anger makes me a modern girl
January 10, 2017 11:58 AM   Subscribe

"[T]he present study indicates that anger is the mechanism underlying women's proactive responses." Objecting to Objectification: Women's Collective Action against Sexual Objectification on Television [full text PDF]

👊 Objects Don't Object: Evidence That Self-Objectification Disrupts Women's Social Activism [full text PDF]
These findings suggest that trait and state self-objectification may be part of a wider pattern of system-justifying behavior that maintains gender inequality and thwarts women's pursuit of social justice.
👊 Integrating Sexual Objectification With Object Versus Person Recognition: The Sexualized-Body Inversion Hypothesis [full text PDF]
Consistent with our hypothesis, our findings showed that the inversion effect emerged only when participants saw sexualized males. This suggests that, at a basic cognitive level, sexualized men were perceived as persons, whereas sexualized women were perceived as objects. Future research should examine why people perceive sexualized women as objects.
👊 Seeing women as objects: The sexual body part recognition bias [full text PDF]
[A]n extensive literature in cognitive psychology suggests that global processing underlies person recognition, whereas local processing underlies object recognition. Integrating these literatures, we introduced and tested the sexual body part recognition bias hypothesis that women's (versus men's) bodies would be reduced to their sexual body parts in the minds of perceivers. Specifically, we adopted the parts versus whole body recognition paradigm, which is a robust indicator of local versus global processing. The findings across two experiments showed that women's bodies were reduced to their sexual body parts in perceivers' minds.
Previously: objectification and its effects on women
posted by amnesia and magnets (21 comments total) 39 users marked this as a favorite

 
I was recently talking to my dad about trying to re-engage with Science Fiction and Fantasy after a long hiatus, since all my introductions were HUGELY problematic.

He agreed, with the bizarre conclusion that he couldn't go back to Terry Pratchett. But he's been delighted by revisiting Piers Anthony and Robert Aspirin. But it's so sexist and demeaning to women! Stop policing my preferences!

I have been unpacking the personal consequences of being raised in that environment. It's helpful to also see the larger social ramifications of that environment not being limited to one sexist dad.
posted by politikitty at 12:45 PM on January 10 [2 favorites]


The first link is really interesting stuff: I've read a little bit about situations that are more or less likely to spur collective action. This and the other stuff make me think that there is a lot of unconscious bias against collective action that I've internalized, which leads to a mindset like "it's one thing to admit that sexism/racism/etc. are real, but to start protesting about it? That's a bit of an overreaction, don't you think?" And anything that can reinforce that kind of reaction is a great tool for those who are against changing the status quo.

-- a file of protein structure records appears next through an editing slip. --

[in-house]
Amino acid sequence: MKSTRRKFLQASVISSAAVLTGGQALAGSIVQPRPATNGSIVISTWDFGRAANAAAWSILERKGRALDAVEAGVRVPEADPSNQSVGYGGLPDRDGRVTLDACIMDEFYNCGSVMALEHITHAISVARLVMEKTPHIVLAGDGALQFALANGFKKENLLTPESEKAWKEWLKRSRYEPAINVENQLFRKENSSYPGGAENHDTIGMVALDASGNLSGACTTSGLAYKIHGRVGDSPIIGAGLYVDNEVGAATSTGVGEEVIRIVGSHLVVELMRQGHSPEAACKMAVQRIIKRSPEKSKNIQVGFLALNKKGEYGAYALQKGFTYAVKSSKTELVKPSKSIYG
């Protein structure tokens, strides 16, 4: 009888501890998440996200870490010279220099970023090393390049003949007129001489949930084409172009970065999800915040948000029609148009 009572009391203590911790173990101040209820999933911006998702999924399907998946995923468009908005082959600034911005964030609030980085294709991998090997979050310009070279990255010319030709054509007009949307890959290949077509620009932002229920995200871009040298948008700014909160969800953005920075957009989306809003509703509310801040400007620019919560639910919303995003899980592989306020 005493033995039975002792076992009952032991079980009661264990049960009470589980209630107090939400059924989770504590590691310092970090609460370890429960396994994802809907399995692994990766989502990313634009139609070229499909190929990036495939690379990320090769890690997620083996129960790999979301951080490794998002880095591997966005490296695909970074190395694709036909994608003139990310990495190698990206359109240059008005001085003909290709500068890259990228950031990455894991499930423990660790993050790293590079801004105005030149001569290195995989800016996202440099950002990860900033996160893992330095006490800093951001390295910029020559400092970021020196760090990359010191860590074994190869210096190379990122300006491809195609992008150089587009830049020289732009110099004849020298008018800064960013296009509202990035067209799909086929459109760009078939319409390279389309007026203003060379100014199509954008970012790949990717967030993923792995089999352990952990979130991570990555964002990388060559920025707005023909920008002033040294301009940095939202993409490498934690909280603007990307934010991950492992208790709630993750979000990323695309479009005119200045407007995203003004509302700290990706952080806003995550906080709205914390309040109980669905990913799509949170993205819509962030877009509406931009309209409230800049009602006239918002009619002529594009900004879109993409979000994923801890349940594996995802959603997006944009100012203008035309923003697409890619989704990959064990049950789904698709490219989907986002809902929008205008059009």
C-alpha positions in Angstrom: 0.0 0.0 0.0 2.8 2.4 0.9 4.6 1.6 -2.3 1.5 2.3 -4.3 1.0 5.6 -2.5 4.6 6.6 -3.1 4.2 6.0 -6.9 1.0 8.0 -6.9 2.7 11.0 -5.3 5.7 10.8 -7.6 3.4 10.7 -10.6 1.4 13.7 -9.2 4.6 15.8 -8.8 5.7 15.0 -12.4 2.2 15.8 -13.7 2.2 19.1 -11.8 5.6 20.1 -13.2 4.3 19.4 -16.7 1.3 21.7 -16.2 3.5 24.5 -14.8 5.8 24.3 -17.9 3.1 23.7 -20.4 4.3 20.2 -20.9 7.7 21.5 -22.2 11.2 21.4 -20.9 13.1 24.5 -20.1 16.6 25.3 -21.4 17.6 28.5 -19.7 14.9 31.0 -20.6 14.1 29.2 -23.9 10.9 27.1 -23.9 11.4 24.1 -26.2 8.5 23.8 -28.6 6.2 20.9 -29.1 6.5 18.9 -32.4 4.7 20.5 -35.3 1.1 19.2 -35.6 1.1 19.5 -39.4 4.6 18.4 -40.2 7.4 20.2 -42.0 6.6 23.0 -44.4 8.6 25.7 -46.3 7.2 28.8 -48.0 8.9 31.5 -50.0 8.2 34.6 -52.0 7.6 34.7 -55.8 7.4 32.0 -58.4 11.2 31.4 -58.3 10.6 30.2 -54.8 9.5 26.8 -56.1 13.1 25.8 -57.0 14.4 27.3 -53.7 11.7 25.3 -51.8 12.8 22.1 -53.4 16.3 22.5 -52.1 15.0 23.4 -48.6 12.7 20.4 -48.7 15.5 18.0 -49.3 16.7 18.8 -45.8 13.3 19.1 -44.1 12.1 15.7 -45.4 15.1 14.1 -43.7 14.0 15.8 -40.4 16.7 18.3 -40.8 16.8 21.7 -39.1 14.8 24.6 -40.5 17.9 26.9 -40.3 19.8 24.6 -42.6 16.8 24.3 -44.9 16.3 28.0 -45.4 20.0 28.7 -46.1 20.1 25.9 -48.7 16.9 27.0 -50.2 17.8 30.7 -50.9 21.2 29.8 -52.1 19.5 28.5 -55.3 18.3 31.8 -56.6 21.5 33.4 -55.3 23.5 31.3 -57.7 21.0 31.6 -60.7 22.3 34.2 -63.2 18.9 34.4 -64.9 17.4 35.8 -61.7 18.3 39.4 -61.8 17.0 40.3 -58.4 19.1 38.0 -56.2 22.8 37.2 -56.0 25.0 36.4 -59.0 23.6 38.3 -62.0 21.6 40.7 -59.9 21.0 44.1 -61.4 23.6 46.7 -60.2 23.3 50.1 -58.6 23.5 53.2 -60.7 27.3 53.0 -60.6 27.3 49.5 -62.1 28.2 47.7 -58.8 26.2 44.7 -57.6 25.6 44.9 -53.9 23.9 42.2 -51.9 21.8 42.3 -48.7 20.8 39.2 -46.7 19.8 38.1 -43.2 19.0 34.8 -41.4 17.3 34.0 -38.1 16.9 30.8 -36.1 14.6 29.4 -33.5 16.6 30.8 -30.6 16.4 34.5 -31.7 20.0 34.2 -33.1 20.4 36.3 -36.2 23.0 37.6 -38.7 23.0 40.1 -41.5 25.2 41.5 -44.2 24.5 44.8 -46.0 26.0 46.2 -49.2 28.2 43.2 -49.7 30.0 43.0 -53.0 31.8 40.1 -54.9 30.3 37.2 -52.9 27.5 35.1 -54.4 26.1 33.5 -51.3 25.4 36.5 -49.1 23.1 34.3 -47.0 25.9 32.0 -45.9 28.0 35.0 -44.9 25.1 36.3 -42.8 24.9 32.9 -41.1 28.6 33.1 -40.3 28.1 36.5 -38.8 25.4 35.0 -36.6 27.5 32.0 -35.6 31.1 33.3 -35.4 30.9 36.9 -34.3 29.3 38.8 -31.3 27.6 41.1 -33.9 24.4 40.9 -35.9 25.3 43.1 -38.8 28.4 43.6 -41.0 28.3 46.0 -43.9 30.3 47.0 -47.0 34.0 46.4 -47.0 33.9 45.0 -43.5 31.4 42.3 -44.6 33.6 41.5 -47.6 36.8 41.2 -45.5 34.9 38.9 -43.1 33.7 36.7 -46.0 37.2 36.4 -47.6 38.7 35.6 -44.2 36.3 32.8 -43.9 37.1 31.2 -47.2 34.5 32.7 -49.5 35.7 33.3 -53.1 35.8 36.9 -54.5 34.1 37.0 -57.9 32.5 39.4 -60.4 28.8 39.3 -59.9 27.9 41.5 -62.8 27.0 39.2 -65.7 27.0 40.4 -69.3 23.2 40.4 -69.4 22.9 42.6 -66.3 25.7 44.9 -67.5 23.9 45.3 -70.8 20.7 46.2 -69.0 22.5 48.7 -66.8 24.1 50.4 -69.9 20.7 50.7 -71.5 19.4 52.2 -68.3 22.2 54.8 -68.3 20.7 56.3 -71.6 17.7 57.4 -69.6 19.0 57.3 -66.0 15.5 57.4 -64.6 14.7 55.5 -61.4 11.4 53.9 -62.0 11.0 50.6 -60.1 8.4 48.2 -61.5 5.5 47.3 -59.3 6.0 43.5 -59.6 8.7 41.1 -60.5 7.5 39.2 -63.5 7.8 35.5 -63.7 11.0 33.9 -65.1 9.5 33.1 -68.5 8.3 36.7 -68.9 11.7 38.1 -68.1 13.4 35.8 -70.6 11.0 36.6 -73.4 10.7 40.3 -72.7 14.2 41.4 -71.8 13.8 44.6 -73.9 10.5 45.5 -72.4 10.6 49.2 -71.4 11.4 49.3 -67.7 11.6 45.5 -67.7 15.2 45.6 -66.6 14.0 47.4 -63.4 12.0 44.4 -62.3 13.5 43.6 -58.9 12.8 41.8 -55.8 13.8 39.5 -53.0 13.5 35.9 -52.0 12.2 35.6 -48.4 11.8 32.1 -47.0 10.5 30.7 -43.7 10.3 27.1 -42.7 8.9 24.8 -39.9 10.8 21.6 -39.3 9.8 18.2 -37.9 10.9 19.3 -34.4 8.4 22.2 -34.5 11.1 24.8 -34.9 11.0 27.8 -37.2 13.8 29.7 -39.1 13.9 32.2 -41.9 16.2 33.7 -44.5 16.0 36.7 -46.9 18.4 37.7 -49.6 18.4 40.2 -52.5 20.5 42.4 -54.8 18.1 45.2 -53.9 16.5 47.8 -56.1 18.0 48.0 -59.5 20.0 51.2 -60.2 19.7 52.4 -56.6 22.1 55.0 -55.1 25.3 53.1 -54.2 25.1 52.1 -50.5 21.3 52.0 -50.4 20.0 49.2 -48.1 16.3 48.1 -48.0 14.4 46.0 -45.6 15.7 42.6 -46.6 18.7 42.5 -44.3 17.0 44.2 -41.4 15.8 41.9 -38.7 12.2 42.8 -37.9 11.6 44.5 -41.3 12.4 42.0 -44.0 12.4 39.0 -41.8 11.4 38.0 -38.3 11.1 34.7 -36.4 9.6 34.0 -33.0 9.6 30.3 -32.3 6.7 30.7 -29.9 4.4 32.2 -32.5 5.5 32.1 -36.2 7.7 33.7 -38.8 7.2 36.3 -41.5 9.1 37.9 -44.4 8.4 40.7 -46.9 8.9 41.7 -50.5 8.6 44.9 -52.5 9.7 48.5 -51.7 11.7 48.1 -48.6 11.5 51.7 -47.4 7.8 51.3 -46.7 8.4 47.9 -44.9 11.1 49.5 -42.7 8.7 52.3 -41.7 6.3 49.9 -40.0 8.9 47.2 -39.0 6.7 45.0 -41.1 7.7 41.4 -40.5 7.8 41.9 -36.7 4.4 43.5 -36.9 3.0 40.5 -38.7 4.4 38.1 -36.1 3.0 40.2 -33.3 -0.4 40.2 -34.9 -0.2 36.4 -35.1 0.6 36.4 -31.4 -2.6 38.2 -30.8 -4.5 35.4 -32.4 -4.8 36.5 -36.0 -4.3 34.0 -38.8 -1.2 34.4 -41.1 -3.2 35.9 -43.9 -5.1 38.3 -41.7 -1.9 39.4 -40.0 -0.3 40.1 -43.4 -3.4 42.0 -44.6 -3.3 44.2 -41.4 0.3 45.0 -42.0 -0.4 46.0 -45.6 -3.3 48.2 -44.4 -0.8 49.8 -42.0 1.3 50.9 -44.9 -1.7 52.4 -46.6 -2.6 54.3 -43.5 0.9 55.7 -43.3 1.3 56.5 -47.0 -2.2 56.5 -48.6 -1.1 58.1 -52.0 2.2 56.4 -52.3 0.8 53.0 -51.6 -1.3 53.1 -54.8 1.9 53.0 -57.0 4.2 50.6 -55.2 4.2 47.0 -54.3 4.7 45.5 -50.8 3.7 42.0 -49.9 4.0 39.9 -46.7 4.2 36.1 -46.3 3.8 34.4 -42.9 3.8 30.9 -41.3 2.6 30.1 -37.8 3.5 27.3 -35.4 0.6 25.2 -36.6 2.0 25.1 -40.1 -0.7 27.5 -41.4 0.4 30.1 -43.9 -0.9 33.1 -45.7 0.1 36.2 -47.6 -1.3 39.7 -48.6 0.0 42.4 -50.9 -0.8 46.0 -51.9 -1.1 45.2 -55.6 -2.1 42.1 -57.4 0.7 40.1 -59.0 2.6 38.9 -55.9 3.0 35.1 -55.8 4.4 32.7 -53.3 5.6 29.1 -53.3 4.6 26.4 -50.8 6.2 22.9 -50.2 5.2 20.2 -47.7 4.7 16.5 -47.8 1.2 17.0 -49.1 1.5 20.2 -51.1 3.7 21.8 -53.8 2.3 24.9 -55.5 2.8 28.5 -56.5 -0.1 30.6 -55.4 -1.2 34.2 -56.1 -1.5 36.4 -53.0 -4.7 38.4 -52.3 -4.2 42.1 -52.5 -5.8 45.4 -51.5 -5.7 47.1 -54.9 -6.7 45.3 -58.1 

posted by skewed at 12:56 PM on January 10


Wow, that previously gets horrifying like less than 10 comments in.

Great post, thank you.
posted by schadenfrau at 1:17 PM on January 10 [2 favorites]


...Piers Anthony more sexist than Terry Pratchett? What?

(Robert Aspirin I'm sure has some godawful moments that escape me. I mostly just remember in the Myth series where Massha, the double-plus-sized woman, ended up one of the most intelligent and empathic of Skeeve's compatriots, and also the only one I can think of who ended up happily coupled up with anyone. And also Skeeve repeatedly getting owned in multiple different plotlines by women banking on men underestimating them in various sexualized or infantilizing ways and him falling for it completely until they decided he was nice and let him in on the gag.)
posted by Scattercat at 2:25 PM on January 10 [5 favorites]


Piers Anthony is just embarrassing.
posted by Joseph Gurl at 2:48 PM on January 10 [2 favorites]


Piers Anthony isn't embarrassing, he's horrifying.
posted by Lexica at 2:53 PM on January 10 [18 favorites]


...Piers Anthony more sexist than Terry Pratchett? What?

Is that a typo? Because Pratchett could have done a discworld adaptation of "The Game" and still wouldn't be as sexist as Anthony.
posted by idiopath at 3:08 PM on January 10 [9 favorites]


Thanks for this, keen to read.
posted by cotton dress sock at 3:19 PM on January 10


To end the derail, I'm not sure why my dad doesn't like rereading Pratchet. But he finds the sexism in Anthony and Aspirin to be delightful and fun. He felt that my denigration of those authors is akin to the Christian Right shaming porn and sex workers.
posted by politikitty at 3:31 PM on January 10


I'm currently revisiting Piers Anthony's Xanth series (I wanted something fluffy to listen to at bed time, and my boyfriend happened to have the audio books). I remembered the odd preoccupation with women's panties and some silliness with "naughty" words. But the sexism and objectification are so so much more blatant and unpleasant than I expected.

I'm kind of amazed my Dad considered that acceptable reading, never mind acceptable reading for a 9 year old girl. My Mom is a die-hard feminist and activist who took me to see Gloria Steinham speak live when I was 13, so I can only assume she had NO idea what I was reading.